Monday 6 July, 2020

Deyalsingh: Couva Hospital will be paying hospital

Health Minister Terrence Deyalsingh said that the Couva Hospital will be a paying hospital.

Speaking at Thursday's post-Cabinet briefing, Deyalsingh said the only non-paying patients sent to the hospital will be at the request of government if there is no space at other public hospitals.

“Other decisions taken for this facility is that the special purpose company to be mandated to pursue the operationalisation of the Couva facility as a paying hospital open to the public, and the Ministry of Health will purchase goods and services, as we currently do with other private sector providers.

“If a patient needs to go there, if for some reason they cannot be accommodated in the public sector, if they have to go there we will pay for them,” he said.

Gov’t, UWI to form company to operationalise Couva Hospital

Deyalsingh said Government has agreed to set up a special purpose company which will be majority owned by the University of the West Indies (UWI), with government holding a minority share.

Deyalsingh emphasised that the hospital is not a children’s hospital as there are over 140 adult beds while there are only 80 children’s beds.

It is not a children’s hospital, that is a name given by the UNC to pull on the heartstrings of Trinidad and Tobago,” he said.

Deyalsingh said the nominees for the seven-member Board so far are:

- UWI Principal Brian Copeland

- Professor Terence Seemungal, Dean of the Faculty of Medical Sciences at the UWI,

- UWI Campus Bursar Andrea Taylor-Hanna

- Chief Medical Officer Roshan Parasram

- Senior Health Systems advisor at the Health Ministry, Stewart Smith,

- and a seventh member who will be nominated by the Ministry of Finance.

Deyalsingh said the Ministry of National Security will ensure that foreign students seeking training at the hospital will be given the requisite clearance to study there.

“Once this company is established we will explore the possibility of teaching in all hospitals throughout Trinidad and in Tobago for clinical rotations for both local and foreign medical students,” he said.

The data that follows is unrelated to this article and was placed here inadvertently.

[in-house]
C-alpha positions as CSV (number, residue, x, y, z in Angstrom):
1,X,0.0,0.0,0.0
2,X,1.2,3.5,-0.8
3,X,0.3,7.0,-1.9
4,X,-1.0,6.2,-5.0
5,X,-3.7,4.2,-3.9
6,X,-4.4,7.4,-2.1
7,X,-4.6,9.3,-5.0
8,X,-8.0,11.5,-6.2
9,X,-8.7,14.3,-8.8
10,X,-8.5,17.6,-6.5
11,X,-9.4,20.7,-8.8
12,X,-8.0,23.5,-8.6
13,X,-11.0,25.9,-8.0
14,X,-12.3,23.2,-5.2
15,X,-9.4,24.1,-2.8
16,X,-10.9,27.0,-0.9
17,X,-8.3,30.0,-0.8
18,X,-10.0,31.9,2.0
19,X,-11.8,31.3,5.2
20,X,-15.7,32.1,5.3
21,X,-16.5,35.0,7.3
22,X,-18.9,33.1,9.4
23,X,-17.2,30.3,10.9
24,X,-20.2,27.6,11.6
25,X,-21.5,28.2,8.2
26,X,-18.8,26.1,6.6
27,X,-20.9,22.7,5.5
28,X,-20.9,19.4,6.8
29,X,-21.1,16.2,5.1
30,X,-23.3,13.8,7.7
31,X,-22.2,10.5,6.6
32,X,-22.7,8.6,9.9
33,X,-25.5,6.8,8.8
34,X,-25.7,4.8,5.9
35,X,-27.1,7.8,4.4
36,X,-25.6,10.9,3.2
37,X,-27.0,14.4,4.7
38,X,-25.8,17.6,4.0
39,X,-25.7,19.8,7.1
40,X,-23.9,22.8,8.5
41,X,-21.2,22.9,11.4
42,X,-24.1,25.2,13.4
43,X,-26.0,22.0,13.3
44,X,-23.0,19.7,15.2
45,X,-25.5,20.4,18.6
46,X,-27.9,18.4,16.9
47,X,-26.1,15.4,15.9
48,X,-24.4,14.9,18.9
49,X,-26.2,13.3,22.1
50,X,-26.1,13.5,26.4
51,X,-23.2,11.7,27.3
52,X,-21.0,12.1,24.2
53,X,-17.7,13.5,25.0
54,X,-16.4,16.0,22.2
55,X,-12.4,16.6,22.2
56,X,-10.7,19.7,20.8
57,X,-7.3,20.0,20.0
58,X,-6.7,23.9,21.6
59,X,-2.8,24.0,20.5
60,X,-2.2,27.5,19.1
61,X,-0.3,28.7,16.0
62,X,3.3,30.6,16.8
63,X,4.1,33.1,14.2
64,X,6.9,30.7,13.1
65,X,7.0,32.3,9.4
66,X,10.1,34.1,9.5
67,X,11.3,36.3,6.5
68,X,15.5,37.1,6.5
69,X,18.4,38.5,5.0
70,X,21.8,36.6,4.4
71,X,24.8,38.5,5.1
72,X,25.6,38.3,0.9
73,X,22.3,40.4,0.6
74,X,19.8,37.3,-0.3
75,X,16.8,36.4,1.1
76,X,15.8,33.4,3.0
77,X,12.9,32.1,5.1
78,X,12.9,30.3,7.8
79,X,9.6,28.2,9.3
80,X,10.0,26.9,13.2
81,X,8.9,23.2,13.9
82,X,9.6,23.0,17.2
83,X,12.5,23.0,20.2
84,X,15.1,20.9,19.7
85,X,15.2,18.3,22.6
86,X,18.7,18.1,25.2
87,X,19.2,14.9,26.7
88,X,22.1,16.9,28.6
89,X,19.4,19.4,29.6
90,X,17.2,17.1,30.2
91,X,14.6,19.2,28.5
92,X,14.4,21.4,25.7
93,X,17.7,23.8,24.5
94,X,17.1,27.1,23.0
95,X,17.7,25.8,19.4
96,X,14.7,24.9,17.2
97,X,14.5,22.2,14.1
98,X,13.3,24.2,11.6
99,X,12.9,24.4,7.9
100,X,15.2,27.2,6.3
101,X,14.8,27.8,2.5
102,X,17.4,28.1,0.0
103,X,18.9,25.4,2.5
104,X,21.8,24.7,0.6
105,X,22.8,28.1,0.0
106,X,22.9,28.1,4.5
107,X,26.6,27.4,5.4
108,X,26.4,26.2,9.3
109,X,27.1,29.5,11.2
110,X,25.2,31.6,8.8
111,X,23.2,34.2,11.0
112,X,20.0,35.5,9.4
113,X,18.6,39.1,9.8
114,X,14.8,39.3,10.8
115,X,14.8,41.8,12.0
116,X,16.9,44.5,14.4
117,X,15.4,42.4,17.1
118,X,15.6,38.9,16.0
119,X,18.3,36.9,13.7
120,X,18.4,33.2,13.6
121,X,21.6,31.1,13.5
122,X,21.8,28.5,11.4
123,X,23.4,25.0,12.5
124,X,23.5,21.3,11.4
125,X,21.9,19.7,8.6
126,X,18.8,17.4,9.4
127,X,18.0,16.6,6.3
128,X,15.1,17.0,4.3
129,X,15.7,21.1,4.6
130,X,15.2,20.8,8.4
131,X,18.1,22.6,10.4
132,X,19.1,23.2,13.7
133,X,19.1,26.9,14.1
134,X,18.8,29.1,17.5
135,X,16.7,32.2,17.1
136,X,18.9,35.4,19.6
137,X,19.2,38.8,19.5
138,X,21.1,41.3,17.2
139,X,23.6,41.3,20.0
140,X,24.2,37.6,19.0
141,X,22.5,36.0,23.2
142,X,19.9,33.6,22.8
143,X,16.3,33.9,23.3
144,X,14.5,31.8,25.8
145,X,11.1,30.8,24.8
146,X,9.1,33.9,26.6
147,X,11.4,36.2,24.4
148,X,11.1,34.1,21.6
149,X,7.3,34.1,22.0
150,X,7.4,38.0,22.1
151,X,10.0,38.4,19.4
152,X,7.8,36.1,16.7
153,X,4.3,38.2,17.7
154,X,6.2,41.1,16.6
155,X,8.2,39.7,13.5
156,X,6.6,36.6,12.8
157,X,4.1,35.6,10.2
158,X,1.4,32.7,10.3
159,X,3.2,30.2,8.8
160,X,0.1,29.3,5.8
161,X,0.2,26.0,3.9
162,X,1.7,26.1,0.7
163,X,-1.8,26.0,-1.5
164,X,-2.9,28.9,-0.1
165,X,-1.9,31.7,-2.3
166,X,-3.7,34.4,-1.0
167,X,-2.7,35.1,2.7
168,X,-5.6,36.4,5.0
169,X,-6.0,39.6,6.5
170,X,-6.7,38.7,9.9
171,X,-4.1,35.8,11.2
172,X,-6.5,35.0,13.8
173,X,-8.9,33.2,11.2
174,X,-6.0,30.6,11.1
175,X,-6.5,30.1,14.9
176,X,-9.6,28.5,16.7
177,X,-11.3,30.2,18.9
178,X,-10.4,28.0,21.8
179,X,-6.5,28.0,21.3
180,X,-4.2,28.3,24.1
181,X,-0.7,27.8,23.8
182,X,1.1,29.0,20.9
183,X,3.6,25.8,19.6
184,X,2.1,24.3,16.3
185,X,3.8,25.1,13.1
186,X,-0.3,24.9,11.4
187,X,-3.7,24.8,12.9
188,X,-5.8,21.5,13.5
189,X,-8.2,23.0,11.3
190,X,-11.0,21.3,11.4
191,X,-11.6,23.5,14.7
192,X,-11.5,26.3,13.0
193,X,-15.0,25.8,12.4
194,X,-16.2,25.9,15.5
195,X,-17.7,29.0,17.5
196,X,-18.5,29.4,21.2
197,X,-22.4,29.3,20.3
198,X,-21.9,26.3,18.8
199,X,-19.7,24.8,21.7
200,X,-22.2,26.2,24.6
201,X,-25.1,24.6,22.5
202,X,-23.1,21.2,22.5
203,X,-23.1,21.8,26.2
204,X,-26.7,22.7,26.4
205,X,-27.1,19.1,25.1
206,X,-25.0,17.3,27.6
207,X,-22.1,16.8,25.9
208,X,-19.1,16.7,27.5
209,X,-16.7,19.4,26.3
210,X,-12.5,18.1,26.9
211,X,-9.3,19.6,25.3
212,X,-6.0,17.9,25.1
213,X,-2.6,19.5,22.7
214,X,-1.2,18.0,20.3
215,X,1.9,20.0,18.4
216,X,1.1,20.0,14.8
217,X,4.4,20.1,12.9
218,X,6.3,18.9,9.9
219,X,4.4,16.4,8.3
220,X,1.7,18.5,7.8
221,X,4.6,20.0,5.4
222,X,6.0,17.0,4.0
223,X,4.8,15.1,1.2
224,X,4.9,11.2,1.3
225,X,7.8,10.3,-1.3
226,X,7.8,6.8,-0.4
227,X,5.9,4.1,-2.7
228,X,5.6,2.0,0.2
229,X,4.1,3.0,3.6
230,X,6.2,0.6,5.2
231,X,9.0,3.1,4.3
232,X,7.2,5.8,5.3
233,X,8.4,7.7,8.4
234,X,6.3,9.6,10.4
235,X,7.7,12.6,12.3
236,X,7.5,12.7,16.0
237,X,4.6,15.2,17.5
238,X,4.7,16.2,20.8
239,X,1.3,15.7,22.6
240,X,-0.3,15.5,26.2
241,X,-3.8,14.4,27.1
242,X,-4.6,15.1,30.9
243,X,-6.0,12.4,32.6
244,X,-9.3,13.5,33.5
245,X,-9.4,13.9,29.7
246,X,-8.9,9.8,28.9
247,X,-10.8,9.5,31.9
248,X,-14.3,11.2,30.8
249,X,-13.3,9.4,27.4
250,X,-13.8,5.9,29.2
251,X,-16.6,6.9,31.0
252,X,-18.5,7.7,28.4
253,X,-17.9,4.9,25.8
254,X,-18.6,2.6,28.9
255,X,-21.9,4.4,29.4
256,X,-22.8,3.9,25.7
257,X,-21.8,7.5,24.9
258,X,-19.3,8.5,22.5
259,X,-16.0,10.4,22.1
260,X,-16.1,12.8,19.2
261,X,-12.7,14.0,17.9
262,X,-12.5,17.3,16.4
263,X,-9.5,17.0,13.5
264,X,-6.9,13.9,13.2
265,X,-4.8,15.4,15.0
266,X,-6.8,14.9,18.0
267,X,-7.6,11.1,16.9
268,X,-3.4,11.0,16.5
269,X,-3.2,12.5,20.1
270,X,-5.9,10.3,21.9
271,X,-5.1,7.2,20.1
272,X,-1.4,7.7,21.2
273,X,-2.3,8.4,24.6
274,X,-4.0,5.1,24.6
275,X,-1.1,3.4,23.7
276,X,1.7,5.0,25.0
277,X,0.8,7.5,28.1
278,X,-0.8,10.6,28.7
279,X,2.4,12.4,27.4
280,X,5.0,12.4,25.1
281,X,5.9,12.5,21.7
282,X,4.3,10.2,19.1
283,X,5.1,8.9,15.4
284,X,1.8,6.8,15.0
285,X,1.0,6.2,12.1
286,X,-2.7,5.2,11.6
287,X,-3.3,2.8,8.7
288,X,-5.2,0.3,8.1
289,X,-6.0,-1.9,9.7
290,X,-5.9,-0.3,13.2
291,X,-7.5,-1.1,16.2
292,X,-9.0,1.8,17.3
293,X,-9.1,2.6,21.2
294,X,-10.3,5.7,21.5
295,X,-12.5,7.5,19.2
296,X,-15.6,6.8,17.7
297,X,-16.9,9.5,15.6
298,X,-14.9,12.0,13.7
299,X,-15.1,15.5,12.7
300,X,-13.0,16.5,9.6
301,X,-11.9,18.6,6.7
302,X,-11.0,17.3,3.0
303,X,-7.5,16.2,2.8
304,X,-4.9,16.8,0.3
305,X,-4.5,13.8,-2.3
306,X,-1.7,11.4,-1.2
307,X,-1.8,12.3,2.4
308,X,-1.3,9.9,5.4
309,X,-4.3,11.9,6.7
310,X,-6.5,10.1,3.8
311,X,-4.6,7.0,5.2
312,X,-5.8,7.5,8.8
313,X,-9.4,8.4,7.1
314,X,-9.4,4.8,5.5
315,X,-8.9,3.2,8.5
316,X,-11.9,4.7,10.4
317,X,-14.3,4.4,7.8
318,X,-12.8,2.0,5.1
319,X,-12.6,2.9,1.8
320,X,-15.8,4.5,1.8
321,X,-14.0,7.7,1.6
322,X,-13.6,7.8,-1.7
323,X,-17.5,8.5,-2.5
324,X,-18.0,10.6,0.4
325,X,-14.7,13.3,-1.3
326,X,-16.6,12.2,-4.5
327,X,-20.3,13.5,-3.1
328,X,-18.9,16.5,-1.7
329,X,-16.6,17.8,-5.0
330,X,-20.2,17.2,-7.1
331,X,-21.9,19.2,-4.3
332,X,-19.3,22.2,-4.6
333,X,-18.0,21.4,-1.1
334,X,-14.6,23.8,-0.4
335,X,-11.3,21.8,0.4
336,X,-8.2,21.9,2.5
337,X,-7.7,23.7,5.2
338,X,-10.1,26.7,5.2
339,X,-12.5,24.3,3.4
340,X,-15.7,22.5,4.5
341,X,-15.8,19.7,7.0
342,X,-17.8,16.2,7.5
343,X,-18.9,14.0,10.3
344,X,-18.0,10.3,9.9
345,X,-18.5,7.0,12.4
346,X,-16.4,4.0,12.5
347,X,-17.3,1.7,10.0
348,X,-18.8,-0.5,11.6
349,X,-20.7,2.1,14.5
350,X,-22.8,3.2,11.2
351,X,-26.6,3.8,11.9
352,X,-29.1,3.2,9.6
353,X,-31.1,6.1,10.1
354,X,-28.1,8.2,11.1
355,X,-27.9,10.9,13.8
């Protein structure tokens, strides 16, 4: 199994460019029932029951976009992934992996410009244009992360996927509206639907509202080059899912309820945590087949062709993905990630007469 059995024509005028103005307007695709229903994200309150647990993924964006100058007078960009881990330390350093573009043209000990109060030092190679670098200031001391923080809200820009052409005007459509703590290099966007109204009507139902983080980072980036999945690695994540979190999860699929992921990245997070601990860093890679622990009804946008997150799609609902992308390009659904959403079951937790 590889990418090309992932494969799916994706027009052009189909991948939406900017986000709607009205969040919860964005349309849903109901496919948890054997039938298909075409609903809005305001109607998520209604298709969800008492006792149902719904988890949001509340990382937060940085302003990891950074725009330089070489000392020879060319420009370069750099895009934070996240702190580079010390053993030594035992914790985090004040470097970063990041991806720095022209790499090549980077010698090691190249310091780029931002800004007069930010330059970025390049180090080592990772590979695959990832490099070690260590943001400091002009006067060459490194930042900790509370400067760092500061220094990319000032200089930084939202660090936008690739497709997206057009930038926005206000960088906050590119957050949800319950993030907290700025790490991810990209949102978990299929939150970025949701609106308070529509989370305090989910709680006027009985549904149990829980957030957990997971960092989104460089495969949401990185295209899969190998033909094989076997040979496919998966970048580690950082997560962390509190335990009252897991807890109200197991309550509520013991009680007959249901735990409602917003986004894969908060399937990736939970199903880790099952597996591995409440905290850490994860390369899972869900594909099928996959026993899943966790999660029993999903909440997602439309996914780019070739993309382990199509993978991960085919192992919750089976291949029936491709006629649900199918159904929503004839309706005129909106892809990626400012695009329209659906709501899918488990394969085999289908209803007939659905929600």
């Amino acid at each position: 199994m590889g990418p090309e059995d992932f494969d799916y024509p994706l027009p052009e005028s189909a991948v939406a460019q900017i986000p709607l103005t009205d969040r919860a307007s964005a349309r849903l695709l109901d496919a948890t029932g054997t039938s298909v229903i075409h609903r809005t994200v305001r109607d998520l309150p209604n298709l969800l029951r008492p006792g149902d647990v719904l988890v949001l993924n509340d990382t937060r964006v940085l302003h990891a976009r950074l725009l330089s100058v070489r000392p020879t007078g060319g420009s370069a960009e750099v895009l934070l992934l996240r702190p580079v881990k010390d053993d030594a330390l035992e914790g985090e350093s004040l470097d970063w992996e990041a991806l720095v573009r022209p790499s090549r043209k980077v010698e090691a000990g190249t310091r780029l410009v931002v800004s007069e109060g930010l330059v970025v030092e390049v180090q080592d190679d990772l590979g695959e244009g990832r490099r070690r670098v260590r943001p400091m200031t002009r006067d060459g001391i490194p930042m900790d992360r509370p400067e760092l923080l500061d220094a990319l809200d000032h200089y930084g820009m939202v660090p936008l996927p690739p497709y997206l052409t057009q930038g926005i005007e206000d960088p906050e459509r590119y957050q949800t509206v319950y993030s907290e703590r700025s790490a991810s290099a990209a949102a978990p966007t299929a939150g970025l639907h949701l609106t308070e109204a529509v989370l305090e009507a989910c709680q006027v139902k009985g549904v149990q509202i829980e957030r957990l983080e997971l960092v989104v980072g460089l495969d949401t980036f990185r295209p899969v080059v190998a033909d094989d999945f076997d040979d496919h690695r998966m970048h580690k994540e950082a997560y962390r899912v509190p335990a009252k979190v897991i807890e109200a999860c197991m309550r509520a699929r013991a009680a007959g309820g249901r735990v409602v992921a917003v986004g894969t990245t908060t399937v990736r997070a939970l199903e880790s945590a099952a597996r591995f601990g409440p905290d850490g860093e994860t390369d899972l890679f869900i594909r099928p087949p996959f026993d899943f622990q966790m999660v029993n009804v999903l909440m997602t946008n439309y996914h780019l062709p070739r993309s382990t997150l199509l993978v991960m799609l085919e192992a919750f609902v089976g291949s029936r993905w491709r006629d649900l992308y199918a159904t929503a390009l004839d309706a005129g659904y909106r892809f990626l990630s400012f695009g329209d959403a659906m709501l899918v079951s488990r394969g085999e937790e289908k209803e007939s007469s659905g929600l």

Deyalsingh said further to this, the Scarborough General Hospital will be declared a teaching hospital for this purpose.

More hospital beds coming

Deyalsingh emphasised however that government is currently expanding the current bed stock with a number of additions at hospitals throughout Trinidad and Tobago

“Currently our bed stock in Trinidad and Tobago is 2,998. That’s the total number of beds throughout our public health care system which are all free.”

He said coming on stream ‘very soon’ would be:

- an additional 61 beds at the Point Fortin hospital (in the first quarter of 2019)

- an additional 150 beds at the Arima hospital (second quarter of 2019)

- 140 additional beds at the new Central block of the Port of Spain General Hospital.

The only part of this which will be a fee-paying basis is going to be Couva if a patient in the public sector needs to access care there, we will pay for it.”

“This has the potential to dramatically change the landscape of the provision of medical services taxpayer I both the public and private sector. It also has the possibility and capacity of bringing research to Trinidad and Tobago, which will redound to the benefit of all of us,” he said.

Deyalsingh added that it was the vision of Prime Minister Dr Keith Rowley that the UWI be included in this arrangement, which he said which will benefit taxpayers.


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